Melissa and Harvey have been married for eleven years. Melissa recounted that they have a blissful life until she got pregnant after trying for almost six years. The house was full of energy while both expecting parents were excited about the coming of their first-born child. However, during Melissa’s second trimester, she got into a car accident and lost her baby. After this incident, Melissa’s outlook on life changed and she started to feel depressed most of the time. On the other hand, Harvey expressed frustration and disappointment in helping Melissa with her emotional problems. He no longer feels the connection that he used to have with the relationship. He was already considering getting a divorce.
Most people going through divorce experience some degree of situational depression as part of the normal grieving process over all the losses the end of the marriage brings. If not dealt with appropriately, situational depression can linger for much longer than it needs to. I don’t want that to happen to you. – Dr. Karen Finn, Divorce Coach
Depression in marriage is becoming more common and has increased in the last ten years. According to the National Institute of Mental Health, approximately 15 million American adults are affected by major depression. That’s about 6.7% of the total US population at the age of 18 years and above. Another report presented that major depression and substance abuse are the two most common mental health conditions that cause married couples to get divorced. With this report, there is a dire need to examine the problems within the relationship and find possible solutions to help married couples in resolving this type of conflict in their married life.
“It seems obvious that experiencing a depressed mood most of the day, nearly every day, would be required for someone to be diagnosed. But some people who are diagnosed with depression do not report feeling depressed, sad or low, but rather, they report experiencing significantly diminished interest or pleasure in all, or almost all, activities most of the day, nearly every day. Either one, or both together, can be present when considering a diagnosis of depression.” —Simon Rego, PsyD
Should I Get A Divorce?
Before going to this direction, marriage counselors recommend examining the whole situation at large. Take time to reconsider some factors like the real reason for the divorce, the involvement of children, job status, and its aftermath. In the case study presented in this article, mental illness is the main reason why the husband was seeking a divorce. The following statements can be helpful in guiding partners in discerning on what will be the best action in case this would come up in their relationship:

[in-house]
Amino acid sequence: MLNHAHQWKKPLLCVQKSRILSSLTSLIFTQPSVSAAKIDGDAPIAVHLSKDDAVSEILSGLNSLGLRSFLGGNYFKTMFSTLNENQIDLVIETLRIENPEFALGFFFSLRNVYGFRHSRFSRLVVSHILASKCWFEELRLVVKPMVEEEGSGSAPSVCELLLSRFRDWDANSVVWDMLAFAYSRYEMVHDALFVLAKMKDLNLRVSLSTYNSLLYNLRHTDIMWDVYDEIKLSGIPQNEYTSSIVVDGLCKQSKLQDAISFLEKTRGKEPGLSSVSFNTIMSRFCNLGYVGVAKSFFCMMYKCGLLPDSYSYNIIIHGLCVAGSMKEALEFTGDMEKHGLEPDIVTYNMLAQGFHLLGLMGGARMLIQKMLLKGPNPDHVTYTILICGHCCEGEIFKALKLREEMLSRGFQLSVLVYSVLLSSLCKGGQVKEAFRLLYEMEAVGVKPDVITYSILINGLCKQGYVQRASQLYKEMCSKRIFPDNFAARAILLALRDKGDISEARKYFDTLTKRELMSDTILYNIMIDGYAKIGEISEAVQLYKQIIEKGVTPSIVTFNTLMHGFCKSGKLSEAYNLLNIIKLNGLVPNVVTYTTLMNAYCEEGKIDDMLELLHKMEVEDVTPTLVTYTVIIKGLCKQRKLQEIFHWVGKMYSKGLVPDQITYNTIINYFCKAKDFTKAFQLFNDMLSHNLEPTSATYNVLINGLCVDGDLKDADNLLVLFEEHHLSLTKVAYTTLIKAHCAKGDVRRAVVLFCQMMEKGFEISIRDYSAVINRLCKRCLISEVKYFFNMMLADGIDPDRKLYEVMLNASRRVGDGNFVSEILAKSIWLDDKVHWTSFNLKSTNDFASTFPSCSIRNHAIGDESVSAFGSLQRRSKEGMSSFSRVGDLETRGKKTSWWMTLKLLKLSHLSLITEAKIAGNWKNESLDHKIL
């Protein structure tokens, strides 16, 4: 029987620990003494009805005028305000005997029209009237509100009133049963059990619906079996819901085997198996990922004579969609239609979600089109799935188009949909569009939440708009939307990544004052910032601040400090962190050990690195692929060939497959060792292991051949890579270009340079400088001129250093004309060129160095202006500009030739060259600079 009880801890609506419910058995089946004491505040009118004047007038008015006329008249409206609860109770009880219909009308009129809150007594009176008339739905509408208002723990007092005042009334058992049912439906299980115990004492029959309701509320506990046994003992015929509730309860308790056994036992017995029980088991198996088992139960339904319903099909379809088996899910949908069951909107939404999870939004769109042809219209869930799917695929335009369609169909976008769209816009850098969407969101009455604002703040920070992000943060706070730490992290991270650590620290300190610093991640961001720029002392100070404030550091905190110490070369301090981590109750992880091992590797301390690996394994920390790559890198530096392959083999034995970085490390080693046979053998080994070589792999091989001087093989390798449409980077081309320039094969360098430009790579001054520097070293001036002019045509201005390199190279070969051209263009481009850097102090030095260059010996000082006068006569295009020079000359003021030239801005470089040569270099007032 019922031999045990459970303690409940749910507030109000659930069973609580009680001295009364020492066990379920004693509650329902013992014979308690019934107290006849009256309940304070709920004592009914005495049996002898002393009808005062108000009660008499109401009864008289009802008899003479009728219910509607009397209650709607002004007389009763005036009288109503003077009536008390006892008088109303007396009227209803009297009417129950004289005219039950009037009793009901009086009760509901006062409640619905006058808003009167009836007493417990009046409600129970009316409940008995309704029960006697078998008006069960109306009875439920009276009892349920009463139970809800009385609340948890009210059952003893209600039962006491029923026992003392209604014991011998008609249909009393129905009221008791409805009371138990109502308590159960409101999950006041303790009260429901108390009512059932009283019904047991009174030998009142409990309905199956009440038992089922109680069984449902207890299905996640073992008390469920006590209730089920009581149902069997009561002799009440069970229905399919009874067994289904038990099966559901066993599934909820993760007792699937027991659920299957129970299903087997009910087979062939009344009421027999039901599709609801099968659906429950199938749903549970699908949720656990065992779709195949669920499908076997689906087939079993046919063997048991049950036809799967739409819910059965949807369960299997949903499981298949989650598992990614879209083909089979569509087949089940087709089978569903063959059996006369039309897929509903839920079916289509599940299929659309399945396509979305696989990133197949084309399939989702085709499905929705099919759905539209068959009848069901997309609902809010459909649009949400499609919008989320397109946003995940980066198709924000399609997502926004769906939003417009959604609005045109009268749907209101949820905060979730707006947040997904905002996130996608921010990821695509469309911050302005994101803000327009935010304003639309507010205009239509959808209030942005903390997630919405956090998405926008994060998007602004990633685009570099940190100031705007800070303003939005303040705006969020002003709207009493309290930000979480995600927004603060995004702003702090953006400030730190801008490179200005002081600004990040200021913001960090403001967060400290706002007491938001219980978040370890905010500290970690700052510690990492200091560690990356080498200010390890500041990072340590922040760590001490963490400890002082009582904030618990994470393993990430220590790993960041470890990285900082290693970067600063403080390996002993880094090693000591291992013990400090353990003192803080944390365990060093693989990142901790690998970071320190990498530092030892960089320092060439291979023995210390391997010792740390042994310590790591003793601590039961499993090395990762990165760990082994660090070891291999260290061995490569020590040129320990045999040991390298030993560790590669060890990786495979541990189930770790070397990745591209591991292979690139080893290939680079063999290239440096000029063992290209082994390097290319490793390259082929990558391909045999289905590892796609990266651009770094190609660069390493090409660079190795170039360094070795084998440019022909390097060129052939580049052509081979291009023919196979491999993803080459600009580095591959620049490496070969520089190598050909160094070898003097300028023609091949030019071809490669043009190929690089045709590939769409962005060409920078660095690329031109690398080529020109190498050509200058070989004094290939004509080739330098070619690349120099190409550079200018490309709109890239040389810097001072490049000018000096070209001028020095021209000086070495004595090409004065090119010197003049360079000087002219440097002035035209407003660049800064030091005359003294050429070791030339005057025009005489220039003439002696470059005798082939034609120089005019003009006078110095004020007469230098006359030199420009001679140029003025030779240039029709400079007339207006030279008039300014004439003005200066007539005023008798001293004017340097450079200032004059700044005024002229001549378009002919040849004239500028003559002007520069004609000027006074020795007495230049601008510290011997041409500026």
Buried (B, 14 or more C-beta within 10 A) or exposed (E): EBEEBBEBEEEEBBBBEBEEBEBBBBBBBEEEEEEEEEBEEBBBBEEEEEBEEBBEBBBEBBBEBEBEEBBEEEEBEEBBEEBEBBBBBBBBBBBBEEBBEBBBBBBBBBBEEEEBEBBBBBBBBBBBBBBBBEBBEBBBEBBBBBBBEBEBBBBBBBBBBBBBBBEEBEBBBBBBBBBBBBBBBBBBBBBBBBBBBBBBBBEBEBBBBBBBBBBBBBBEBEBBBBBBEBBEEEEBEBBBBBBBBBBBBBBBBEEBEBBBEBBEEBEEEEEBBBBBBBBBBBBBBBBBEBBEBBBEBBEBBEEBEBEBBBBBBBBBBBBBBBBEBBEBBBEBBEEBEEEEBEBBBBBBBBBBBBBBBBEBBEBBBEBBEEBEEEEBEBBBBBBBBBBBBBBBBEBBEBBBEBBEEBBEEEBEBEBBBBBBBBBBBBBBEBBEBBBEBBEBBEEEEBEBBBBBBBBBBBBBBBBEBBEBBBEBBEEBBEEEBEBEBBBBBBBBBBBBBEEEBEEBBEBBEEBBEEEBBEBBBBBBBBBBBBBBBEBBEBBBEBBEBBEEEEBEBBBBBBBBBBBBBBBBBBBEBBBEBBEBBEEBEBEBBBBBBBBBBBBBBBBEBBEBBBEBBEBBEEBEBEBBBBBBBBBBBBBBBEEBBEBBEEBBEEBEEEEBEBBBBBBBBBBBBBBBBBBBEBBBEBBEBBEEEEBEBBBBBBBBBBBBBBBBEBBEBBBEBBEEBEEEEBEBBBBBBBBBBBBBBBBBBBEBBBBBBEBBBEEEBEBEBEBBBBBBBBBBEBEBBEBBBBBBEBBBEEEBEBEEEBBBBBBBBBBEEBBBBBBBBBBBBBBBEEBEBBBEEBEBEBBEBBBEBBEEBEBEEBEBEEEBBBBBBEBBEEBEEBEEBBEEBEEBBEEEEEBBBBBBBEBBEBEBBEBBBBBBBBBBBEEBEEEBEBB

The Commitment Of The Person To Get Treatment. Most mental illnesses are manageable if the person continues to seek professional mental help. The stigma of mental illness remains prevalent that once a person is diagnosed with mental illness, they will succumb to its ill-effects. The only time that this can happen is if the whole situation is not averted by consulting a psychiatrist or psychologist that can treat the condition. Another factor that is important to consider is the commitment of the person towards getting treatment. No matter how prodding one does, if the person does not claim the condition, then there will be problems in relapse and recurrence of the condition. In situations where there is major psychological disturbance where cognition and thought processes are greatly affected, an involuntary commitment to hospitalization is imperative to help the person recover. Therapy and rehabilitation follow once the person is stabilized.
The Degree Of Harm Each Family Member Experience. A person with mental illness can come to the point of committing self-harm and harm to others. This is possible during the height of the symptoms and if the person is not consistent with adhering to the treatment. A good example would be a mother who is having post-partum depression where she can harm her baby because of feelings of guilt, disappointment, anger, and hopelessness. If this is imminent in the relationship, the person should be referred immediately for professional help. If the situation continues to prevail despite treatment and therapy, then a legal action such as divorce can help to protect not only the person but also the other members of the family.
“For Better Or For Worse, Till Death Do Us Part.” Traditional practice dictates that once a person is married, let no man or situation can put asunder in the vows that both have committed. Should a partner decide to stay, there will be tremendous patience, understanding, attention, and hard work one needs to put on in the relationship. Not to mention the financial and emotional factors that one invests while the other partner continues to manifest the mental illness.
Mental illness is not something to be afraid of. The ramifications of the disorder are far worse if the person does not receive proper treatment.
“A mental illness cannot be willed away or brushed aside with a change in attitude. Ignoring the problem doesn’t give it the slip either. There are genetic tests that help target successful antidepressant medications that help speed recovery. And with proper treatment (talk therapy and medication), you’ll begin to feel a reduction of symptoms within weeks.” —Deborah Serani, PsyD
If a partner has a mental illness, it is also essential to know the available support network that can assist the couple while they are undergoing this type of crisis. There is no one-size-fits-all solution to every marriage problem. Both partners should evaluate their relationship and decide on what’s best for them especially in the future context.